Erika Milam studies the history of the modern life sciences, specializing in the history of evolutionary theory. Her research currently explores how and why scientists have used animals as models for understanding human behavior. She graduated with a biology major from Carleton College and subsequently earned an M.S. in Biology (Ecology, Evolution, and Organismal Biology) from the University of Michigan, where she developed an interest in the history of science. She then completed her Ph.D. at the University of Wisconsin in the History of Science. After a postdoctoral fellowship at the Max Planck Institute for the History of Science, in Berlin, Germany, she taught at the University of Maryland for several years before joining the Princeton History Department.
Her first book, Looking for a Few Good Males: Female Choice in Evolutionary Biology (Johns Hopkins, 2010), focused on evolutionary theory and the connections between biological investigations of reproductive and courtship behavior in animals and humans, from Charles Darwin in the mid-19th century to Sociobiology in the 1970s. Her current research turns to the controversy over instinctual aggression in defining human nature in the 1960s and '70s.
Aggression and the American Search for Human Nature
Her current research addresses how and why zoological and primatological research on animal behavior came to compete with anthropological studies of human cultures as a source of reliable information about human nature in the 1960s and '70s. Constructed as a series of chronologically parallel stories, this project explores the gendered landscape in which conversations about human nature took place. Thanks to a Scholar’s Award from the National Science Foundation (SES-1057586) Professor Milam was on leave pursuing this research for the 2011-12 academic year.
Scientific Masculinities, co-edited with Robert Nye
Given the ubiquitous presence of men as scientists, engineers, and physicians throughout history, this volume asks what are the consequences of changing the kinds of questions we ask about the scientific enterprise from, for example, “why did scientists think X?” to “why did male scientists think X”? Or, more exactly, what does it add to our understanding of science if we factor in the masculine social and cultural perspectives of time and place? The tools for understanding complex gender dynamics and the importance of gender in the everyday lived experiences of scientists and engineers have been amply demonstrated by the substantial literature on women in science and on gender studies of science. Our challenge was to bring to light the ways that scientific masculinities have operated over time, and within different cultures, without re-enacting history by excluding women or femininity from the story. Forthcoming as Osiris, Vol. 30 (2015).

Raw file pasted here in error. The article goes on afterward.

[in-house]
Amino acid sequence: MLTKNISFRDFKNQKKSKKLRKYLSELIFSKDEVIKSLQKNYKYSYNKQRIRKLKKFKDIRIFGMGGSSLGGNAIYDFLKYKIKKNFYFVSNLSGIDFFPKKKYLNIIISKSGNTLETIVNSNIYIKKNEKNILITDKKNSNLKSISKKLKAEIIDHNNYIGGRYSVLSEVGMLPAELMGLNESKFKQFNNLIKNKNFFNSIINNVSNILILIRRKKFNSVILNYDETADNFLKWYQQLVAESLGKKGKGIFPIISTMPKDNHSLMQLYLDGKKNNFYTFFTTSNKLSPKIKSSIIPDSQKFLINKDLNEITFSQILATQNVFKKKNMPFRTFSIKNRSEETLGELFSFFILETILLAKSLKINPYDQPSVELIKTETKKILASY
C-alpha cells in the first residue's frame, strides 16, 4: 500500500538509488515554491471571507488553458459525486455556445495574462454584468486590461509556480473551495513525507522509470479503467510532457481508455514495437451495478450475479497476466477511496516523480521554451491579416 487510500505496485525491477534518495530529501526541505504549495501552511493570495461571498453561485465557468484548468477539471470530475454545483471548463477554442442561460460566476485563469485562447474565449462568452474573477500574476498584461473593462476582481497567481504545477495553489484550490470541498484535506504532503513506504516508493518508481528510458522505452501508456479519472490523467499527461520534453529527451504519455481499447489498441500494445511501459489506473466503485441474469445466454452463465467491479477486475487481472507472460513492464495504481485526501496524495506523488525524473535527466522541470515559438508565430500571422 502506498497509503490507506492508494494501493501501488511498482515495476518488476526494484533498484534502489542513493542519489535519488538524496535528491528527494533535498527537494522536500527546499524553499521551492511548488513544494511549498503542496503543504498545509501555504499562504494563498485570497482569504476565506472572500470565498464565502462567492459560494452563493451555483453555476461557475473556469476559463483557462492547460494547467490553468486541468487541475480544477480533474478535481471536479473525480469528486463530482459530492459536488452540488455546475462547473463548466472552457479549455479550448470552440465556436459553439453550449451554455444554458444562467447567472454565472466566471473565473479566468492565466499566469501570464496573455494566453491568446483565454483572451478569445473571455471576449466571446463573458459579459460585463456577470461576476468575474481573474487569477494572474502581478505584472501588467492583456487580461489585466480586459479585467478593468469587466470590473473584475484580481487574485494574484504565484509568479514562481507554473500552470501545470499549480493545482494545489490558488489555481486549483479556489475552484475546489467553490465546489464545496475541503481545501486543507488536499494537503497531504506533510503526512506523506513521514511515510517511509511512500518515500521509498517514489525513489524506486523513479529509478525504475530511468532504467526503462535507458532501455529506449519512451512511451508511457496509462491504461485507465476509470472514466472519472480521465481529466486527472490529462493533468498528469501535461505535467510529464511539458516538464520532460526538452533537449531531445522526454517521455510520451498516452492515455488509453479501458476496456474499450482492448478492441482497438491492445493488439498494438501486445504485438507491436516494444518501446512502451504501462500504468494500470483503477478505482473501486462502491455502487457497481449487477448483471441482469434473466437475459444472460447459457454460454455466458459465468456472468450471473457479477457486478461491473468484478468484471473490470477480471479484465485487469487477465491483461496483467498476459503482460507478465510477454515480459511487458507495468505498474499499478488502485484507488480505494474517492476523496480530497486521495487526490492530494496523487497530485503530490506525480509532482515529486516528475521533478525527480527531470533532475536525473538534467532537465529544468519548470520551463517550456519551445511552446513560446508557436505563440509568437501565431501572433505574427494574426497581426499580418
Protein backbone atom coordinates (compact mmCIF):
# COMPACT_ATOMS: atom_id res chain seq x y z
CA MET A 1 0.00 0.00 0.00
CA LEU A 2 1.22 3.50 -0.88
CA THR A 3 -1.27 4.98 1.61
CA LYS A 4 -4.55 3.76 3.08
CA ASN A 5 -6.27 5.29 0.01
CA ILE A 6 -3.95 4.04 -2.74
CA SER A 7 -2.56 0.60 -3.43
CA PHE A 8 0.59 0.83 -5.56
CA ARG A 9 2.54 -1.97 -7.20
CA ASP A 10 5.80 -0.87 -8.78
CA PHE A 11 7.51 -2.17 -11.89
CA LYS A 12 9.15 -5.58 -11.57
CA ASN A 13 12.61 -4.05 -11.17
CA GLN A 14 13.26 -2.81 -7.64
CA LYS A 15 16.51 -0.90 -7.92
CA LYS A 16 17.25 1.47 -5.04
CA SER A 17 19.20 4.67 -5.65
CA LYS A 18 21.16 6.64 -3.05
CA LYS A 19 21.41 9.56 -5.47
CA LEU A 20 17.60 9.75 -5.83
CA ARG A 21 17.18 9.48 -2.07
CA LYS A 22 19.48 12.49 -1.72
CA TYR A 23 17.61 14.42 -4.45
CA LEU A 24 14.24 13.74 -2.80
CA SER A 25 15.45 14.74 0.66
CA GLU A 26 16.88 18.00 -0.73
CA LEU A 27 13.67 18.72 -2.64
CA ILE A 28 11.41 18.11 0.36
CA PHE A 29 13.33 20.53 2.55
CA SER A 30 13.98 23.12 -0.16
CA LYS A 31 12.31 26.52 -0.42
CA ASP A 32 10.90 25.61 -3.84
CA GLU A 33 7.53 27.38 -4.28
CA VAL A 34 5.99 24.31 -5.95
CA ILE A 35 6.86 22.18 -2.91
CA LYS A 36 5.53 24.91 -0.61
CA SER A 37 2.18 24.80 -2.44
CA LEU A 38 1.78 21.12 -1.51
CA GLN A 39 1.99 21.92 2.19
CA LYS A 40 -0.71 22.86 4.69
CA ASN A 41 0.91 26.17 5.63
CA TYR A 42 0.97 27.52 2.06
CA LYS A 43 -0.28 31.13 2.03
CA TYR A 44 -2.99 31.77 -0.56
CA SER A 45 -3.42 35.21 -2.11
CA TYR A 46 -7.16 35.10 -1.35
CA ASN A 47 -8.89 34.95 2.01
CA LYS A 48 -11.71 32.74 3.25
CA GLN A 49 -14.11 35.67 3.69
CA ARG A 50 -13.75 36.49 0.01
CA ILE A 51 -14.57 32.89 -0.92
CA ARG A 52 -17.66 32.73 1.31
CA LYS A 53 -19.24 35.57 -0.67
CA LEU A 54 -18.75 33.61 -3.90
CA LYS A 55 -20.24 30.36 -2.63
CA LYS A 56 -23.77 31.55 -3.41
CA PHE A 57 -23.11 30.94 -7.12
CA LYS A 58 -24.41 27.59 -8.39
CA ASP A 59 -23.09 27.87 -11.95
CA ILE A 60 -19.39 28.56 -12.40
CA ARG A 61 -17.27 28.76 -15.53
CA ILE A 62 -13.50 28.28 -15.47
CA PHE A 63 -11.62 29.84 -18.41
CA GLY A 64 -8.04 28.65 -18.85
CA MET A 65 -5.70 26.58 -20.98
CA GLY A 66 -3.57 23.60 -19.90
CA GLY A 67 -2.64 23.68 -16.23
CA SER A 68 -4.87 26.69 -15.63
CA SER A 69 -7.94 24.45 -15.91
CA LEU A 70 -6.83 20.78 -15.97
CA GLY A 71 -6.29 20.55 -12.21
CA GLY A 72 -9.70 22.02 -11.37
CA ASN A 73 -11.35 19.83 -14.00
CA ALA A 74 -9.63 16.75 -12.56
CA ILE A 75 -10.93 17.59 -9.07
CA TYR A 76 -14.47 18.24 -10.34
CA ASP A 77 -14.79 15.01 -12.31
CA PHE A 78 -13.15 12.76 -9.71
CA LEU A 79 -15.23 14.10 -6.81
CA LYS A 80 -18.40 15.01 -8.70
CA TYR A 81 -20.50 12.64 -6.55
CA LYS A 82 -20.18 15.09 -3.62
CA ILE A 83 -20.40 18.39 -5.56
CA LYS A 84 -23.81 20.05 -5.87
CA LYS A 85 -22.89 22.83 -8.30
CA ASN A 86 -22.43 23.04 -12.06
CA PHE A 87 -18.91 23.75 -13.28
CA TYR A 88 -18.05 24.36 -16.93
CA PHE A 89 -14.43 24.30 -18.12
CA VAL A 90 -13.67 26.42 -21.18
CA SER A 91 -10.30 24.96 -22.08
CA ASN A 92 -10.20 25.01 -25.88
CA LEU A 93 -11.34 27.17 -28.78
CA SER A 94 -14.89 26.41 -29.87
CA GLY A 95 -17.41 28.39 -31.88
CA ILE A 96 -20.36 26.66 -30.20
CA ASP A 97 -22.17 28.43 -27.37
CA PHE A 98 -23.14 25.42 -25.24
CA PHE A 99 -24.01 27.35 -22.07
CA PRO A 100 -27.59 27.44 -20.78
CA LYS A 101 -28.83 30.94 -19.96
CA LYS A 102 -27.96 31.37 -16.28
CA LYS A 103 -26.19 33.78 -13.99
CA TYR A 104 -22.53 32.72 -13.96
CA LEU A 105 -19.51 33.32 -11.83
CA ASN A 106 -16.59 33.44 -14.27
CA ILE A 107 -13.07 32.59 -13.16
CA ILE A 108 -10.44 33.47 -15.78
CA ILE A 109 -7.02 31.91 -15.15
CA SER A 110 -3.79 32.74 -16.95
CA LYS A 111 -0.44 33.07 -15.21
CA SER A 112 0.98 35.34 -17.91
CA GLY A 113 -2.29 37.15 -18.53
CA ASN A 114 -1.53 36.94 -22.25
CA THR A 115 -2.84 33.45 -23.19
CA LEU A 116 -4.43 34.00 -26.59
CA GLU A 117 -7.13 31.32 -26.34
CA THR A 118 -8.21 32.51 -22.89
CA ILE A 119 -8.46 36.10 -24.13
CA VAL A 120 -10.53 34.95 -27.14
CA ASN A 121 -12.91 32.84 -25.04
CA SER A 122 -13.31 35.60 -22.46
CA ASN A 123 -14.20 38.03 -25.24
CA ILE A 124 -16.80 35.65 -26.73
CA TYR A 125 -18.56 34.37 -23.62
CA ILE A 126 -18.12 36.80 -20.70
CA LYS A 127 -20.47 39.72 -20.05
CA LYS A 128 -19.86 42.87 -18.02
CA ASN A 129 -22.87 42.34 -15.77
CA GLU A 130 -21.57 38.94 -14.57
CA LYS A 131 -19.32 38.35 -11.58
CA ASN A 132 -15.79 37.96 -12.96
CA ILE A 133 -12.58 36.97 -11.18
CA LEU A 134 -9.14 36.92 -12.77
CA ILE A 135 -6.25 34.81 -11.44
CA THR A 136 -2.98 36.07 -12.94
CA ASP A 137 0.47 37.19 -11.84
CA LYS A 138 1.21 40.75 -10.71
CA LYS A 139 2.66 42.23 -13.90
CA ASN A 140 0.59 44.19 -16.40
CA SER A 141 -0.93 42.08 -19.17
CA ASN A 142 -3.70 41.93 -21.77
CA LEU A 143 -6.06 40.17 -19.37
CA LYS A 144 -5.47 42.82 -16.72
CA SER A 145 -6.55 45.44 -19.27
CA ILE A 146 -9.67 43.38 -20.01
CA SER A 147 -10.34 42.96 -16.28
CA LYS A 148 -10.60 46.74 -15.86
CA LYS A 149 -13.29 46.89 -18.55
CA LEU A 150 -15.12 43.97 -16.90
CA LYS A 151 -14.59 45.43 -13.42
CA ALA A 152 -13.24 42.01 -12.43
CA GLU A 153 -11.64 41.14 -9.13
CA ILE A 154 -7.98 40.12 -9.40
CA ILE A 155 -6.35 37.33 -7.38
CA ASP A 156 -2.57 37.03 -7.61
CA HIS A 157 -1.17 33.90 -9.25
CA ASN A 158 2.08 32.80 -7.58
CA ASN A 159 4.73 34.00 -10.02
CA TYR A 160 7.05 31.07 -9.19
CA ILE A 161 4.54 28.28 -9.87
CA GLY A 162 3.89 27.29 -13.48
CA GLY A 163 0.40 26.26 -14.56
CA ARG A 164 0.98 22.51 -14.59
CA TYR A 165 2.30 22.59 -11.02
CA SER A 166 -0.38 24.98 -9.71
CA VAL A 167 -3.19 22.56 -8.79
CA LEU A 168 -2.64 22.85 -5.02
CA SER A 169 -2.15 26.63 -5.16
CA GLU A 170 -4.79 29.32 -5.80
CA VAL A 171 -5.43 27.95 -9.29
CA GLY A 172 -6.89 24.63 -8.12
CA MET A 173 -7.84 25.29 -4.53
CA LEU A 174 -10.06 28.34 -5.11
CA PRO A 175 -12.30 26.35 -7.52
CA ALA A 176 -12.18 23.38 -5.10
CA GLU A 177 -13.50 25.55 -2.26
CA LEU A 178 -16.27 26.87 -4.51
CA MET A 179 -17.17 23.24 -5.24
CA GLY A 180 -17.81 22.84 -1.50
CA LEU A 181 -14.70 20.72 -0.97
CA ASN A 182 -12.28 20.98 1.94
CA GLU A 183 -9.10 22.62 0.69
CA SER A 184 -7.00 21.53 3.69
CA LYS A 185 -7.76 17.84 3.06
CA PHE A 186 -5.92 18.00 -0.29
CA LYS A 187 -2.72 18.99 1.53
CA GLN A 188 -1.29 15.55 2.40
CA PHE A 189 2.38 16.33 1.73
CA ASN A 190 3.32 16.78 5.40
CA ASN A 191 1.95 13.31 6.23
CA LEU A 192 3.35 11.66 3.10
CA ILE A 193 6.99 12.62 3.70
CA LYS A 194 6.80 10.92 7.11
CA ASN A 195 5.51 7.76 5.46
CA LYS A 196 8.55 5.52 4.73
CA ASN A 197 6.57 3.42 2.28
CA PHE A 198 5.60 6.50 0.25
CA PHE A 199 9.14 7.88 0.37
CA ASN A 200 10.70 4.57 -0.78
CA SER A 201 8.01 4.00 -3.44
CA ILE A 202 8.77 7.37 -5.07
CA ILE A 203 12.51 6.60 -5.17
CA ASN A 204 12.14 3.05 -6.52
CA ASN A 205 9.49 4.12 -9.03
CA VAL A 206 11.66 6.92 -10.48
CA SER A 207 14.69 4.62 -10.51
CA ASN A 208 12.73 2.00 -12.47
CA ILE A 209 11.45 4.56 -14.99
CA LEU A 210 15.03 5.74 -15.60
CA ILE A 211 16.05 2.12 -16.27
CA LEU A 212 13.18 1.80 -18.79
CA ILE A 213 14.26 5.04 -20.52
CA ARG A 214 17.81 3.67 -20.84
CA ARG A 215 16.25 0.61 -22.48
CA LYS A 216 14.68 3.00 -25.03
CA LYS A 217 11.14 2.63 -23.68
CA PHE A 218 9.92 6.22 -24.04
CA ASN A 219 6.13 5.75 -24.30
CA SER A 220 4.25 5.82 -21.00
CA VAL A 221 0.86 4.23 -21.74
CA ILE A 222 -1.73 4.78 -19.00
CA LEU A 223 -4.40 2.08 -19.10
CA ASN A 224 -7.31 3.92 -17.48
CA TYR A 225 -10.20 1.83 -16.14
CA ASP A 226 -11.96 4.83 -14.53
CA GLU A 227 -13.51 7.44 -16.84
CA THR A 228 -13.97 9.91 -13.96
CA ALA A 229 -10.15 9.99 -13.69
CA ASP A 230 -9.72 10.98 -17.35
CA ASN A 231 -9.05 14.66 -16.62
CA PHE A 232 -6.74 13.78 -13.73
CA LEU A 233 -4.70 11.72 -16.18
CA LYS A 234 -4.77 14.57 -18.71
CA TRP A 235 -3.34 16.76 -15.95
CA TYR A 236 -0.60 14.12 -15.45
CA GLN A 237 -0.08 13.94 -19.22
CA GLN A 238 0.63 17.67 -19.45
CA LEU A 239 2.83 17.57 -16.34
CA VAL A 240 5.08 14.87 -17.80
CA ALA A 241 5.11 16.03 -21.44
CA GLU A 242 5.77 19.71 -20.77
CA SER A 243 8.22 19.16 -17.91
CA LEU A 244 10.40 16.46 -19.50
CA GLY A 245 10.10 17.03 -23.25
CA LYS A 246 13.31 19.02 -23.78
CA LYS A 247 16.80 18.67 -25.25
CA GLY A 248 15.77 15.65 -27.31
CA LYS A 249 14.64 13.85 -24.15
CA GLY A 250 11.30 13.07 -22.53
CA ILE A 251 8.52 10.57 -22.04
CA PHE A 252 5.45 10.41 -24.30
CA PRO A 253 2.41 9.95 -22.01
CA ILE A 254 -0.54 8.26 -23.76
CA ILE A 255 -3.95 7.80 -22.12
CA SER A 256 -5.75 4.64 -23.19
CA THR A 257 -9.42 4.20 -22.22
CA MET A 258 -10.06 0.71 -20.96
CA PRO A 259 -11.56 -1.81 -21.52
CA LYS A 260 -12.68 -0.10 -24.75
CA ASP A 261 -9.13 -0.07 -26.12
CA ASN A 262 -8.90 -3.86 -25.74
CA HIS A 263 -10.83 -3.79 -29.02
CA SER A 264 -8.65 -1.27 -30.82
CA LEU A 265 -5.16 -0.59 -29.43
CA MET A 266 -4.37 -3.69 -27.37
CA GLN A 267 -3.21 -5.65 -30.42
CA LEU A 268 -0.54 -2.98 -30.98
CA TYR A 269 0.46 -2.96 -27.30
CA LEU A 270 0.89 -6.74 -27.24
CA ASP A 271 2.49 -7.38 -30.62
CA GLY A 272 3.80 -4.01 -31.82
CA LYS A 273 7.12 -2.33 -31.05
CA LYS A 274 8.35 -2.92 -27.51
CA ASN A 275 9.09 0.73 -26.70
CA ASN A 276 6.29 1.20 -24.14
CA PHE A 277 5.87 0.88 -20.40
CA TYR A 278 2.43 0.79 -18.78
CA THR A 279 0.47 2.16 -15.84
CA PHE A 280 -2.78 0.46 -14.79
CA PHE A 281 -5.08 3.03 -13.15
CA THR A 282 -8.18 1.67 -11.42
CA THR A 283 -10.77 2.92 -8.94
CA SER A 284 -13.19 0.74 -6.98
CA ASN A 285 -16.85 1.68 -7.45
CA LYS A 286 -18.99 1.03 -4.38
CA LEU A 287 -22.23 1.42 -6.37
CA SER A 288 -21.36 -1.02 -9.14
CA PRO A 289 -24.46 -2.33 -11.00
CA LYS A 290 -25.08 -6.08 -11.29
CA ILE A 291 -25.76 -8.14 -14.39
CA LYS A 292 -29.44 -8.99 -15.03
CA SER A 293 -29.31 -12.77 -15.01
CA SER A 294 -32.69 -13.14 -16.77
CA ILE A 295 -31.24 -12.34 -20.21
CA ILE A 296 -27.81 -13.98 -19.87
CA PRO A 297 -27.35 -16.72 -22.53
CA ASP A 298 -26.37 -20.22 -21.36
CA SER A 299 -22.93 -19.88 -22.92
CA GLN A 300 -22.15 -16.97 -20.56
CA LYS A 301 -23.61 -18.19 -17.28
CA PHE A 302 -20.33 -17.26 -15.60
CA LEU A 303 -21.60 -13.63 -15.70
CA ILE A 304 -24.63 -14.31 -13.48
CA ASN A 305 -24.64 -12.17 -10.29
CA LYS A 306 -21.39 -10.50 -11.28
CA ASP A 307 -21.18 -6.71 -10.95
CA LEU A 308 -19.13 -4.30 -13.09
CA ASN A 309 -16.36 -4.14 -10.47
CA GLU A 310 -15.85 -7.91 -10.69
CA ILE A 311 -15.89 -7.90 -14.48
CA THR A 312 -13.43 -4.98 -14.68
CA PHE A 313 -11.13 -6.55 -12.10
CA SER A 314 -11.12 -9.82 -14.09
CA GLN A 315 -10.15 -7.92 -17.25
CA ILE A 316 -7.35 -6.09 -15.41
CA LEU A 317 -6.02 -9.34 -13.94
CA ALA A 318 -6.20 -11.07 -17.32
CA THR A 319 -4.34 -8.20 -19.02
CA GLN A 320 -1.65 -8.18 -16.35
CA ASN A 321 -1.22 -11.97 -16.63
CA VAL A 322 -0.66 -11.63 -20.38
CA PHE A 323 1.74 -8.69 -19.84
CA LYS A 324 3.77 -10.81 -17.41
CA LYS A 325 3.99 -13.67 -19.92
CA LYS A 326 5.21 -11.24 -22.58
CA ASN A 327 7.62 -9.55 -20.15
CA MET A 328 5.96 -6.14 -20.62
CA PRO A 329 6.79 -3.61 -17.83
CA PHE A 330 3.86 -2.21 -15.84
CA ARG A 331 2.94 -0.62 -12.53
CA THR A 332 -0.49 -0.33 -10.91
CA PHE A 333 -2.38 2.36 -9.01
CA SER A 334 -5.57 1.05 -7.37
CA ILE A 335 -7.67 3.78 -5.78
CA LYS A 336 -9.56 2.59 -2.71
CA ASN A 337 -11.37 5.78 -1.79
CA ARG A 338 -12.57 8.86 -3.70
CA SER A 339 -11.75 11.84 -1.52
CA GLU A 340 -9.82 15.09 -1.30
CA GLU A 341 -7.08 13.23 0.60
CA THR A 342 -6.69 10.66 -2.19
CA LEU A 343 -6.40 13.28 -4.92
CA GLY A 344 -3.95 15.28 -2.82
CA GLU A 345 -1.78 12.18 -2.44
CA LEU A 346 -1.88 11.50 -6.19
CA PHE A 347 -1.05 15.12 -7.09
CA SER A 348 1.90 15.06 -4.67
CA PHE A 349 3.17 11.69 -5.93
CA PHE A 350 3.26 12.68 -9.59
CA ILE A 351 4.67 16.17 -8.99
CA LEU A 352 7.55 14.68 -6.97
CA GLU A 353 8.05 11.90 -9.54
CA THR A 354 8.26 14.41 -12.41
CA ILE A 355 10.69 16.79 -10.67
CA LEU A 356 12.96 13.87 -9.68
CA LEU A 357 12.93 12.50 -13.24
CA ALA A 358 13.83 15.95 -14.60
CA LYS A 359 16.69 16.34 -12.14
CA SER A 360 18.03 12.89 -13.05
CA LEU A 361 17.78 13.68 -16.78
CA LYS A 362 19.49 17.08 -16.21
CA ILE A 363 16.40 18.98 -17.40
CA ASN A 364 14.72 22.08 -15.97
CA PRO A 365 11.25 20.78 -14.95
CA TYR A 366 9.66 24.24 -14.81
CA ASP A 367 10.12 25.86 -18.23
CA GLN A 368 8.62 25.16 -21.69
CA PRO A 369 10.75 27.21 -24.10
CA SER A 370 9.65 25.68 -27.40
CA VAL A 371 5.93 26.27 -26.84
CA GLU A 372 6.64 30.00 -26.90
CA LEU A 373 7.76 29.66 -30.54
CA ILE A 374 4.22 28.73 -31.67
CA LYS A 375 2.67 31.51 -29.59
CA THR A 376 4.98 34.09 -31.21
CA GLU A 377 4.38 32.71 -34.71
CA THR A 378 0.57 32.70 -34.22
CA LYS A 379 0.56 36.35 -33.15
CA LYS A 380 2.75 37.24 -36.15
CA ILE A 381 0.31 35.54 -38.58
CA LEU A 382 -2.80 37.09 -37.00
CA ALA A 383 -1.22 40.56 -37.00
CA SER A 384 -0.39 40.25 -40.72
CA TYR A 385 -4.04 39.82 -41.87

At this conference, we will consider the ways that science fiction and speculative nonfiction overlap to provide both scientists and popular audiences with visions of the future that are often surprising in their coherence. Contributors explore the intersection between professional and popular theorizing about the future of the cosmos, nature, and technology. Such futures linger at the edge of scientific respectability and we have invited scholars to analyze a range of historical actors, from academically credible scientists, physicians, and engineers, to the authors of science fiction (and their occasional overlap). Rather than producing another edited collection, however, we are working together on an open-access website where contributors will post a series of essays centered on a coherent theme. The first round of essays are now available at www.histscifi.com and future essays will be posted throughout 2015. It is an experimental, collaborative work in progress!
Professor Milam teaches courses in the history of science, including the history of evolution, the history of ecology and environmentalism, gender and science, scientific animals, and science fiction. During 2014-2015, she will teach a section of HIS400 on the history of ecology and environmentalism in the fall, and in the spring a graduate seminar on gender & science.
"Introduction" and "A Field Study of Con Games," in [Focus section] "The Peculiar Persistence of the Naturalistic Fallacy," ed. Erika Lorraine Milam, Isis 105/3 (2014): 564-568, 596-605. [link]
"Dunking the Tarzanists: Elaine Morgan and the Aquatic Ape Theory," in Outsider Scientists: Routes to Innovation in Biology, ed. Oren Harman and Michael R. Dietrich (Chicago: University of Chicago Press, 2013), 223-247. [link]
"Public Science of the Savage Mind: Contesting Cultural Anthropology in the Cold War Classroom," Journal for the History of the Behavioral Sciences 49/3 (2013): 306-330. [link]
“Making Males Aggressive and Females Coy: Gender Across the Animal-Human Boundary,” Signs: Journal of Women in Culture and Society 37/4 (2012): 935-959. [link]
“The Equally Wonderful Field: Ernst Mayr and Organismic Biology,” Historical Studies in the Natural Sciences 40/3 (2010): 279-317. [link]
“Beauty and the Beast: Conceptualizing Sex in Evolutionary Narratives,” in Biology and Ideology: From Descartes to Dawkins, ed. Denis Alexander and Ronald Numbers (Chicago: University of Chicago Press, 2010): 276-301. [link]
"'The Experimental Animal From the Naturalist's Point of View': Behavior and Evolution at the AMNH, 1928-1954," Transactions of the American Philosophical Society 99/1 (2009): 157-178. [link]
1. Looking for a Few Good Males: Female Choice in Evolutionary Biology